Richard Hakluyt, The Principal Navigations, Voyages, Traffiques, and Discoveries of the English Nation, Notes framed by M. Richard Hakluyt of the middle Temple Esquire, given to certaine Gentlemen that went with M. Frobisher in his Northwest discoverie, for their directions: And not unfit to be committed to print, considering the same may stirre up considerations of these and of such other things, not unmeete in such new voyages as may be attempted hereafter. (search)
t be so that you may let in the salt sea water, not mixed with the fresh into flats, where the sunne is of the heate that it is at Rochel, in the Bay of Portugal, or in Spaine, then may you procure a man of skill, and so you have wonne one noble commoditie for the fishing, and for trade of marchandize by making of Salt. Or if the soyle and clymate be such as may yeeld you the Grape as good as that at Burdeaux, as that in Portugal , or as that about Sivil in Spaine, or that in the Islands of the Canaries, then there resteth but a workeman to put in execution to make Wines, and to dresse Resigns of the sunne and other, &c. Or if ye finde a soyle of the temperature of the South part of Spaine or Barbarie in the which you finde the Olive tree to growe : Then you may be assured of a noble marchandize for this Realme, considering that our great trade of clothing doeth require oyle, and weying how deere of late it is become by the vent they have of that commoditie in the West Indies, a
Richard Hakluyt, The Principal Navigations, Voyages, Traffiques, and Discoveries of the English Nation, The Voyages and Navigations of the English nation to Virginia , and the severall discoveries therof chiefly at the charges of the honourable Sir Walter Ralegh knight, from 33 to 40 degrees of latitude: together with the successe of the English colonies there planted: as likewise a description of the Countrey, with the Inhabitants, and the manifold commodities. Whereunto are annexed the patents, letters, discourses, &c. to this part belonging. (search)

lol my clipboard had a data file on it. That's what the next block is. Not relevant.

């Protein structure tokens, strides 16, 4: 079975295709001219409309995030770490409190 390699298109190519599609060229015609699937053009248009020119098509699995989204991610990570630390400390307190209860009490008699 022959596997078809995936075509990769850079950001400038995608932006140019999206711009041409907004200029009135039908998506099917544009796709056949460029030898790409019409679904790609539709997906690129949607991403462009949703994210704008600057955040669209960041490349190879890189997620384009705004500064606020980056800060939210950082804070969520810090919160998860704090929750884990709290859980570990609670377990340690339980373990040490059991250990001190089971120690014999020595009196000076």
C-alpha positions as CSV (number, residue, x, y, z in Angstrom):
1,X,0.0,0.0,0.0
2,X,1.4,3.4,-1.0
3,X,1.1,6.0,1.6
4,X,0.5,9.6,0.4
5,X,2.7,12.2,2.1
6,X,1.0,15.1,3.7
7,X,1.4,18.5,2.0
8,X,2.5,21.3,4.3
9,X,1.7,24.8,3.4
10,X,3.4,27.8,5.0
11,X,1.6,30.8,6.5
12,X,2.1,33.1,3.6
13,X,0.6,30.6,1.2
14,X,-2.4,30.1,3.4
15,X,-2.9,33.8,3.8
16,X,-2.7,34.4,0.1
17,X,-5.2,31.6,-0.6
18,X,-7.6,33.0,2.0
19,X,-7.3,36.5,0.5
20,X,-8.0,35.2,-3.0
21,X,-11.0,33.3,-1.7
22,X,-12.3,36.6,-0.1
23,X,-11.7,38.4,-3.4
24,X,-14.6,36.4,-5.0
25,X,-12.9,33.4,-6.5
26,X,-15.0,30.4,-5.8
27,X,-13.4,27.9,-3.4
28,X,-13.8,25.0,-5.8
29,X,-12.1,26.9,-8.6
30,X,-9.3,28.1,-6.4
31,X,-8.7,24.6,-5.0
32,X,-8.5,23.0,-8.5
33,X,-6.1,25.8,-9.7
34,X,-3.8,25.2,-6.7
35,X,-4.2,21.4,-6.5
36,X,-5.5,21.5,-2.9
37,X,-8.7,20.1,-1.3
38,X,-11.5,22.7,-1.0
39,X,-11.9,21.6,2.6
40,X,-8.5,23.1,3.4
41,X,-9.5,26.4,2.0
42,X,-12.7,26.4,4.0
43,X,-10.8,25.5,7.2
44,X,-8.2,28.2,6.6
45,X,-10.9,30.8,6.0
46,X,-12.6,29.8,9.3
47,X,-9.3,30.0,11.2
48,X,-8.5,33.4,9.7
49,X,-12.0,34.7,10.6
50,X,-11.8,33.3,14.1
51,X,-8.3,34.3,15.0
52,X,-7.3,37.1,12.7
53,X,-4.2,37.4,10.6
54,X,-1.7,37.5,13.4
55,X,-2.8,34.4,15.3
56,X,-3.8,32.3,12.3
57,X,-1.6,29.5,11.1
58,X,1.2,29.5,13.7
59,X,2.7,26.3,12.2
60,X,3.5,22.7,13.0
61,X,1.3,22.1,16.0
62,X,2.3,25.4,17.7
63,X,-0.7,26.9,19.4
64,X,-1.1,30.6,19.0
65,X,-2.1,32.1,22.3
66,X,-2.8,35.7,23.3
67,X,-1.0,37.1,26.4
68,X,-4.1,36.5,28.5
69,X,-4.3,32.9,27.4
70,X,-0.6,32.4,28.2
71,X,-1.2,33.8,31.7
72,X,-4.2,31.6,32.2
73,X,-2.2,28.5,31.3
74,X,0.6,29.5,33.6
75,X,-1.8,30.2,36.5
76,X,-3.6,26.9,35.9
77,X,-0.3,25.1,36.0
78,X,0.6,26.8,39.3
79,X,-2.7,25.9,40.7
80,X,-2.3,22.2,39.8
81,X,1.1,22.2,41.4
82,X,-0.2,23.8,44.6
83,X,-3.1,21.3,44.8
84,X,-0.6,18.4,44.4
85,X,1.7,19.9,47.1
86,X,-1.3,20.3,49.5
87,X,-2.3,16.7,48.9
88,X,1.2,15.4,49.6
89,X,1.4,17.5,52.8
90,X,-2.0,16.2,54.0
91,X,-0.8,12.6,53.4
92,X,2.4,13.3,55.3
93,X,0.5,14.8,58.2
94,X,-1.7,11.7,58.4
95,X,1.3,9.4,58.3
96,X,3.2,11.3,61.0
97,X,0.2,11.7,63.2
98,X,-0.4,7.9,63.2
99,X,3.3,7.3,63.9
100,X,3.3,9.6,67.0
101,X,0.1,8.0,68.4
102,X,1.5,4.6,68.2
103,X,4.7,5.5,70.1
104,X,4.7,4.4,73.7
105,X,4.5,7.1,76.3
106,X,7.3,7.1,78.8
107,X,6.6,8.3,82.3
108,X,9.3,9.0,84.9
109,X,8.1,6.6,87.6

of fiftie tunnes, and the Dorothie, a small barke: whereunto were also adjoyned for speedy services, two small pinnesses. The principall Gentlemen of our companie, were these, M. Ralph Lane, M. Tomas Candish, M. John Arundell, M. Raymund, M. Stukeley, M. Bremige, M. Vincent, and M. John Clarke, and divers others, whereof some were Captaines, and other some Assistants for counsell, and good directions in the voyage. The 14. day of Aprill wee fell with Lancerota and Forteventura, Isles of the Canaries, and from thence we continued our course for Dominica , one of the Antiles of the West India, wherewith we fell the 7. day of May, and the 10. day following wee came to an anker at Cotesa, a little Iland situate neere to the Iland of S. John, where we landed, and refreshed our selves all that day. The 12. day of May wee came to an anker in the Bay of Moskito, in the Iland of S. John, within a Faulcon shot of the shoare: where our Generall Sir Richard Greenevil, and the most part o
Richard Hakluyt, The Principal Navigations, Voyages, Traffiques, and Discoveries of the English Nation, The voiage made by Sir Richard Greenvile, for Sir Walter Ralegh, to Virginia , in the yeere 1585. (search)